Beauty and the Bittern

Bird News: Ibsley Watersmew 1, black-necked grebe 1, oystercatcher 2, black-tailed godwit 7, Mediterranean gull 6. Ivy Lakebittern 3, water rail 2, Cetti’s warbler 1, smew 1.

A much milder night has seen a thaw of the remaining ice, much to the benefit of the bitterns, at least three of which were in evidence again for most of the day. The brighter of the two smew was also on Ivy Lake in front of the Ivy North hide for a time and I saw the duller bird on Ibsley water as I opened up. At the Ivy North hide first thing, I spotted one bittern just visible round the trunk of the tree off to the left of the hide.

lurking bittern

The mild night resulted in a modest catch of moths including an oak beauty, hebrew character and chestnut.

oak beauty

Looking ahead the next few days do have a very spring-like appearance, perhaps we will even see a sand martin before the end of February. The wild daffodils are starting to come out and will be sped up by a bit of warmth, meanwhile the snowdrops are still looking good, but will soon be finished.

snowdrops

When it comes to finding ways to allow people to get close to wildlife the provision of a hide is a frequent choice, but it is not the only one. Obviously a hide that really works will mean that the wildlife will not know you are watching and will give the truest picture of what they get up to. With some wildlife habituation is a possibility, this technique relies on the fact that many species will get used to a moderately close approach under certain conditions. Wildfowl like to be able to see a threat, this is why they will actually follow a fox along the shore of a lake, a threat they can see cannot surprise them. Likewise they will see humans a s a threat but can learn to tolerate people within defined limits. With this in mind I have been cutting the vegetation alongside the path to the Ivy South hide to produce a low dense hedge. This means the ducks can see people but equally the barrier means they can easily see that we are not too close. This is slowly producing results and recently there have been several gadwall, mallard, tufted duck and a few shoveler using the pond, allowing quite good views without the constraints of a hide.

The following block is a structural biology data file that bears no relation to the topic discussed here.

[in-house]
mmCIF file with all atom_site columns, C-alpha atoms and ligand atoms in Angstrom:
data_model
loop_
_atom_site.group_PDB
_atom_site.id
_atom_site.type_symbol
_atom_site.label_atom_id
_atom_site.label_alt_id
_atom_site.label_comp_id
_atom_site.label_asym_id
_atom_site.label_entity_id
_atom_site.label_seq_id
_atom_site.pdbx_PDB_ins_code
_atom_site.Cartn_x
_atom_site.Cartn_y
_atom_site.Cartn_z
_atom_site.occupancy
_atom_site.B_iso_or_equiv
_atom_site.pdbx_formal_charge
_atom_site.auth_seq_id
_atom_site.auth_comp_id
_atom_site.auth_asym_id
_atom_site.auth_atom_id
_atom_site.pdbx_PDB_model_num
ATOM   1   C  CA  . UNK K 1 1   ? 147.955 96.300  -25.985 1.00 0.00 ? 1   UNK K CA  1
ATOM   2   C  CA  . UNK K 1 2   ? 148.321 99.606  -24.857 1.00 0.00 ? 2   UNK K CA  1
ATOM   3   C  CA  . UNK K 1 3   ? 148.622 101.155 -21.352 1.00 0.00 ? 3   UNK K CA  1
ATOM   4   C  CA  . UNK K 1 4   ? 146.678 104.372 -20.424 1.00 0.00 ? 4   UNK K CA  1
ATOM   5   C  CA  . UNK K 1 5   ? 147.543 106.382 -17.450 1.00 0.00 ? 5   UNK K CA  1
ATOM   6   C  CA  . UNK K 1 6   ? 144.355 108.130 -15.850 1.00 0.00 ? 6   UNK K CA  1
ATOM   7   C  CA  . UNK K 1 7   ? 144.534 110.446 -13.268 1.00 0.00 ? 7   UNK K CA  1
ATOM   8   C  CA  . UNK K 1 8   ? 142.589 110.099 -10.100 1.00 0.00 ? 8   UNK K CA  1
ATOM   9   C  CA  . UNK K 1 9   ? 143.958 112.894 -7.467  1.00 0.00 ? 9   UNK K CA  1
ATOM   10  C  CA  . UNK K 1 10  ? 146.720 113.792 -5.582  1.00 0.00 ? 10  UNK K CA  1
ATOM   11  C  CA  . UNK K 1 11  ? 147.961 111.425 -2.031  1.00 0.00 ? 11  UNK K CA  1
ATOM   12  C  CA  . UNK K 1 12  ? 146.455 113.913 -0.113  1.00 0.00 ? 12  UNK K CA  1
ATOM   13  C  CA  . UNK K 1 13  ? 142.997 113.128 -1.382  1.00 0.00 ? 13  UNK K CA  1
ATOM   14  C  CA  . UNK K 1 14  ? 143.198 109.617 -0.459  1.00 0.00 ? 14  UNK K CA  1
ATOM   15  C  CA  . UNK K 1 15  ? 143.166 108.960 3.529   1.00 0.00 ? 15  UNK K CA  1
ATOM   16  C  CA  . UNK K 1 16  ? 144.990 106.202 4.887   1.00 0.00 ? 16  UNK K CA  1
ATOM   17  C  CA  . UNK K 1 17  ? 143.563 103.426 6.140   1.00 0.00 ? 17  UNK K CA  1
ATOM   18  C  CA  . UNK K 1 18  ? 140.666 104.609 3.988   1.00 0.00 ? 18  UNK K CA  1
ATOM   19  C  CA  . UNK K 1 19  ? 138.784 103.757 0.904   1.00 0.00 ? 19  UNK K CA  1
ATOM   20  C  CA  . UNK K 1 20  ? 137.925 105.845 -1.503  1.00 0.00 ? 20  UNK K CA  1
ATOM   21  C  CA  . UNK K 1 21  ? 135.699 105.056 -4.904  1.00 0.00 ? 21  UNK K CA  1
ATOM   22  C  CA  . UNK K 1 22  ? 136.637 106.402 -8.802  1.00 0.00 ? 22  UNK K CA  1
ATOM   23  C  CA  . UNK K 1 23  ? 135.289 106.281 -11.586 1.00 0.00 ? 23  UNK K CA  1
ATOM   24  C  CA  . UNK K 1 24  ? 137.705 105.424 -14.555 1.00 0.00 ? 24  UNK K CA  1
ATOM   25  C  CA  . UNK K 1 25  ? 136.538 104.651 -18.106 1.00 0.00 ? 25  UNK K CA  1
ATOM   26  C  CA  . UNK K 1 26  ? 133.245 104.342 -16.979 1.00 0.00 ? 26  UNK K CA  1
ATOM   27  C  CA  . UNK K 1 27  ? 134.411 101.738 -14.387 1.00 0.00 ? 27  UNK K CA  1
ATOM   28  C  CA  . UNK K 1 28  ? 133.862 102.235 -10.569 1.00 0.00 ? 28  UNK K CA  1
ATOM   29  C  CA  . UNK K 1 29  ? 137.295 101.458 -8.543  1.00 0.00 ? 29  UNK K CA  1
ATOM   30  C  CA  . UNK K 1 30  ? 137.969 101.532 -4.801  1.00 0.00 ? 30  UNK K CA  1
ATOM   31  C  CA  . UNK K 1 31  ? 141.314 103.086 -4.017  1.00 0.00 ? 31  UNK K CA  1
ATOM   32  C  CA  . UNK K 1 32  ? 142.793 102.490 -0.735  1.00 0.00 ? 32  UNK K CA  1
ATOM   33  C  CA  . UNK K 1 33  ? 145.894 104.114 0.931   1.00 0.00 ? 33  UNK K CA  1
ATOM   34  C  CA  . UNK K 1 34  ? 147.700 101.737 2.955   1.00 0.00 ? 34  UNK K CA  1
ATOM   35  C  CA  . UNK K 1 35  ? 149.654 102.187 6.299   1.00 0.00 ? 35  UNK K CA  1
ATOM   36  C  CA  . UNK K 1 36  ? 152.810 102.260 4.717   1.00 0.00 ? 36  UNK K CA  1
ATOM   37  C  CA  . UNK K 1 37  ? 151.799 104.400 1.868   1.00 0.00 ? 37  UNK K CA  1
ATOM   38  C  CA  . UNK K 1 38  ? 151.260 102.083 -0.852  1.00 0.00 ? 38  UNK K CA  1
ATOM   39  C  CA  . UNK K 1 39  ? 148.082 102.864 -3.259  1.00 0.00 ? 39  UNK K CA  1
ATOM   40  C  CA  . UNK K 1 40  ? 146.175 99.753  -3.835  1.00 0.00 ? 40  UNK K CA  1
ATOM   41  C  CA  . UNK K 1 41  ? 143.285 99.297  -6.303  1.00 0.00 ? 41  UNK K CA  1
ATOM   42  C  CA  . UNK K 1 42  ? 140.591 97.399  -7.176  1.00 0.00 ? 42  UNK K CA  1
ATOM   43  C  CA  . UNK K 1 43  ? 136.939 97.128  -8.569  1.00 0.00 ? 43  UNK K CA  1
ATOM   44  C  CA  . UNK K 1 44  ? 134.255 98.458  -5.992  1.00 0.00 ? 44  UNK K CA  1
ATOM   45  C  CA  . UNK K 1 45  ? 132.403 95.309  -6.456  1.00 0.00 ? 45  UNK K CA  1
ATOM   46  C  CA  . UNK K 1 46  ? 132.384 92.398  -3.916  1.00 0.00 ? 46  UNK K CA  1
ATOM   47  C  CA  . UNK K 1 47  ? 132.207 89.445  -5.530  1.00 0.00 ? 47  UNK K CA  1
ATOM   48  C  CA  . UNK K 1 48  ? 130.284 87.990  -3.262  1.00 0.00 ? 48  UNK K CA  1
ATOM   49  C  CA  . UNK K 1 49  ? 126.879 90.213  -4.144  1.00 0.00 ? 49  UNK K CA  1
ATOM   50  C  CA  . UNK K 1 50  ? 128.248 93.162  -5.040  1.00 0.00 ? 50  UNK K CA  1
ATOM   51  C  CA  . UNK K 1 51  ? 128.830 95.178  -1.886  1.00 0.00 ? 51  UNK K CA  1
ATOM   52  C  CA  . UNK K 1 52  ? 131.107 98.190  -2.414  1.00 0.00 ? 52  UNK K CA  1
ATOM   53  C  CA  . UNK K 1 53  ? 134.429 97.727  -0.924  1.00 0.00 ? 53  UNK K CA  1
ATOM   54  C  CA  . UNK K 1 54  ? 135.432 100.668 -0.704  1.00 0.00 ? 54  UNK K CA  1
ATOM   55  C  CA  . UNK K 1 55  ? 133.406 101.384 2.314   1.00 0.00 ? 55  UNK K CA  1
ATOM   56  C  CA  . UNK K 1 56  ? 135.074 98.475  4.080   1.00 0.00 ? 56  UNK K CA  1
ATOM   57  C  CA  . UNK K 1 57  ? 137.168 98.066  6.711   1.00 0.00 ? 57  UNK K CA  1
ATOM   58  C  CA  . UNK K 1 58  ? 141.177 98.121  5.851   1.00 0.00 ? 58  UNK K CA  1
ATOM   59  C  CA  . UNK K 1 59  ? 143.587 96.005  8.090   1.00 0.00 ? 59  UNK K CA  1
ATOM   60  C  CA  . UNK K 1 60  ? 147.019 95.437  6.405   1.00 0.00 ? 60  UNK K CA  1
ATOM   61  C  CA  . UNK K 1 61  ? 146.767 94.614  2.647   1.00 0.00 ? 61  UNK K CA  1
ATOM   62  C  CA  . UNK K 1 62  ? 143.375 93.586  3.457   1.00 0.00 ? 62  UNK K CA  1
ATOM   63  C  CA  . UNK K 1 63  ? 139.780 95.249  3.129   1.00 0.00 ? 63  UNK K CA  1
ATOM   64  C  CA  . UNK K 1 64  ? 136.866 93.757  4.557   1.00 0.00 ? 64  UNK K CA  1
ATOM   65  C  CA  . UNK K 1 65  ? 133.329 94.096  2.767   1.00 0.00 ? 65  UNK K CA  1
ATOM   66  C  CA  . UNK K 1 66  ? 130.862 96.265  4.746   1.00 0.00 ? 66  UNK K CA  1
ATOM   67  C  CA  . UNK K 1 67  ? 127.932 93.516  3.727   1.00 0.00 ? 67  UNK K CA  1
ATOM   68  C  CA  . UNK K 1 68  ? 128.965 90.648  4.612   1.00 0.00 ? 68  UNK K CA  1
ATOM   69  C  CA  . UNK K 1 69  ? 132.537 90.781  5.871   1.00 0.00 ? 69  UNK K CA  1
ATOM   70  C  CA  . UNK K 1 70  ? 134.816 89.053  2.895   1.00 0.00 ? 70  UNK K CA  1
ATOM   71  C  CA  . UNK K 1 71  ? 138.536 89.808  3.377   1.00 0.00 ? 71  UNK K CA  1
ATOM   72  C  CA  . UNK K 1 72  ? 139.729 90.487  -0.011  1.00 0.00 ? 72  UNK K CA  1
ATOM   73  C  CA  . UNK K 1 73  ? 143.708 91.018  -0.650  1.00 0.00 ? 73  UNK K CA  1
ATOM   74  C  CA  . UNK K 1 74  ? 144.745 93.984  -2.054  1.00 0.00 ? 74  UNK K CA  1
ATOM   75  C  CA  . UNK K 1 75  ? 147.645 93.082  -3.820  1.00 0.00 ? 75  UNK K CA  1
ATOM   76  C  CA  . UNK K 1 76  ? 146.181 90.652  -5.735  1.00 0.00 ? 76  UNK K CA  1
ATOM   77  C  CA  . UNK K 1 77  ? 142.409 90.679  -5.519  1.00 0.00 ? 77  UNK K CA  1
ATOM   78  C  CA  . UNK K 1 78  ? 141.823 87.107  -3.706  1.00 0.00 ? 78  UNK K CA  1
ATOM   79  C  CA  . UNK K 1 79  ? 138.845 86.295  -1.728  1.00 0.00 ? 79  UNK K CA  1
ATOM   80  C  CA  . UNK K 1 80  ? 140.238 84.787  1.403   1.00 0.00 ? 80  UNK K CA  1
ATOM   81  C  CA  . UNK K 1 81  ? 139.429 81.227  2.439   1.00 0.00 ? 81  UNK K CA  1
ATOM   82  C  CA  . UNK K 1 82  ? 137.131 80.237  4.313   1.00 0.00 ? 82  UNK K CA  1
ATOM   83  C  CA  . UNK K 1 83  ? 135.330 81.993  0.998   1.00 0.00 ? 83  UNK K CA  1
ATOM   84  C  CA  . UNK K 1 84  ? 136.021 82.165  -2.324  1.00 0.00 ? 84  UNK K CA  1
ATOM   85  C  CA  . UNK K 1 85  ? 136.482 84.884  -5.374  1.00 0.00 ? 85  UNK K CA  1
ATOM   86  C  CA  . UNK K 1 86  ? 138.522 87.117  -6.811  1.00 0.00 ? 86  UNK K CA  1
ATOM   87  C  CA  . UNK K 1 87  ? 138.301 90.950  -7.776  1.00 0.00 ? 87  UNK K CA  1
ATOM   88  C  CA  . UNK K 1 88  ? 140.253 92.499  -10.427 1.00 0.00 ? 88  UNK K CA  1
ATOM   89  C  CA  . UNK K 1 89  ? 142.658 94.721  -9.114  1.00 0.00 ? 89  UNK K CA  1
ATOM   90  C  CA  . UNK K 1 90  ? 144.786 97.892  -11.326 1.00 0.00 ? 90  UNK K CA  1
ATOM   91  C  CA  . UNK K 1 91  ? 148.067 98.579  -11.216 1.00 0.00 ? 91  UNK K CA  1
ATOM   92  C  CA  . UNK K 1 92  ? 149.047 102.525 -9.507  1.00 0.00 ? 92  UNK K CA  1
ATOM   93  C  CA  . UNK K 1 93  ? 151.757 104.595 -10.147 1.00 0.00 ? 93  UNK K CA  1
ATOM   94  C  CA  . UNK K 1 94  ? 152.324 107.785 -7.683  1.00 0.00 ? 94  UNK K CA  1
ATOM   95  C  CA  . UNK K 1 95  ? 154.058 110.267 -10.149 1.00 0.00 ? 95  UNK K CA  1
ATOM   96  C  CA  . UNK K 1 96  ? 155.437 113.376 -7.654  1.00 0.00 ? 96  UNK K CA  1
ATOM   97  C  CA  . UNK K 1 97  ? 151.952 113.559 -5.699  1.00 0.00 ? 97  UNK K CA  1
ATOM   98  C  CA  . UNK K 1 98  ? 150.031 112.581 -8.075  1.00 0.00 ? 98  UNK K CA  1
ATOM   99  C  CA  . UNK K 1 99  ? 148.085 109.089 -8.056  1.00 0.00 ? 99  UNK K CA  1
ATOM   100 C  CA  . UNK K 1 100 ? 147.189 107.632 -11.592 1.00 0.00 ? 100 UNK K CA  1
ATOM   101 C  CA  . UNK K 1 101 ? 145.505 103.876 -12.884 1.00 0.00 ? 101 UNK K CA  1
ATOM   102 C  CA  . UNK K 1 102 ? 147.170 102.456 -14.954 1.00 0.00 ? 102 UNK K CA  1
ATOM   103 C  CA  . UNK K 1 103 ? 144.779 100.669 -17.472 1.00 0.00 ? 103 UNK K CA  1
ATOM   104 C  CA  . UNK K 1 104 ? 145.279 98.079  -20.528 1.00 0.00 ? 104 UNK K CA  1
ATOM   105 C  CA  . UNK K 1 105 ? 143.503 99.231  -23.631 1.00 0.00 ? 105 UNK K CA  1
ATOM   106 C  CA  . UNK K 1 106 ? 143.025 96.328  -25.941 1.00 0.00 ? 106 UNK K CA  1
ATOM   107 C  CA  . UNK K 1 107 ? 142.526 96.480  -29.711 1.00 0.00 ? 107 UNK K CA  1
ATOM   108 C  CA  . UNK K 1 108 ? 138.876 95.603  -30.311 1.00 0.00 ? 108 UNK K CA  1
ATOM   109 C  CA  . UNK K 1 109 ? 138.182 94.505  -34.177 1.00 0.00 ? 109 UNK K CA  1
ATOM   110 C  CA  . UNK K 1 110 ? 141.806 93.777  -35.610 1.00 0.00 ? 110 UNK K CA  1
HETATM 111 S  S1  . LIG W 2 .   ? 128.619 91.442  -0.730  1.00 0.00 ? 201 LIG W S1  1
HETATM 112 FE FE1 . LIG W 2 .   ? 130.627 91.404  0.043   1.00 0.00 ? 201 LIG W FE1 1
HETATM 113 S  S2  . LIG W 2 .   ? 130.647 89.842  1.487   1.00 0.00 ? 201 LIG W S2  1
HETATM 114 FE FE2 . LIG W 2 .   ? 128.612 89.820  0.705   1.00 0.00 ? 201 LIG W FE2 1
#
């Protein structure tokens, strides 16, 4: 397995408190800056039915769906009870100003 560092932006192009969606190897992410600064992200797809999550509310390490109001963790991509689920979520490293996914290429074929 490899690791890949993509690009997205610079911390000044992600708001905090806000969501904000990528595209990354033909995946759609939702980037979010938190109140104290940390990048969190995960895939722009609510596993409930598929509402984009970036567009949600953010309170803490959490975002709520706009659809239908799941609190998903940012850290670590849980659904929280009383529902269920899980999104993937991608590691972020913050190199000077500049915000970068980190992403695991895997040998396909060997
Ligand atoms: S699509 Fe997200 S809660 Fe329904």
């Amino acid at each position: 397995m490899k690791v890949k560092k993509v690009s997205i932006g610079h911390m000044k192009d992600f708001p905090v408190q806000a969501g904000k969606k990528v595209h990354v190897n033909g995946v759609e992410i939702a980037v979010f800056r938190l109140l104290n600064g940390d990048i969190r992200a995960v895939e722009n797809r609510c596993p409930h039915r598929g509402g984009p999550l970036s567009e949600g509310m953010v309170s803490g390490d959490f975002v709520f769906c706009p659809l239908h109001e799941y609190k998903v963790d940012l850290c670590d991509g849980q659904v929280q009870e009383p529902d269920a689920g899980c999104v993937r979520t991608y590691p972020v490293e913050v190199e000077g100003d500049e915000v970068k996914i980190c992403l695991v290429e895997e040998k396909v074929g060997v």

shoveler pair relaxing on Ivy Silt Pond

There was not much other news today, a black-necked grebe on Ibsley Water was new and will perhaps stay to moult. At dusk the numbers of large gulls are again declining, but there was further evidence of the arrival of smaller gulls with at least 6 Mediterranean gulls reported, all adults.

 

 

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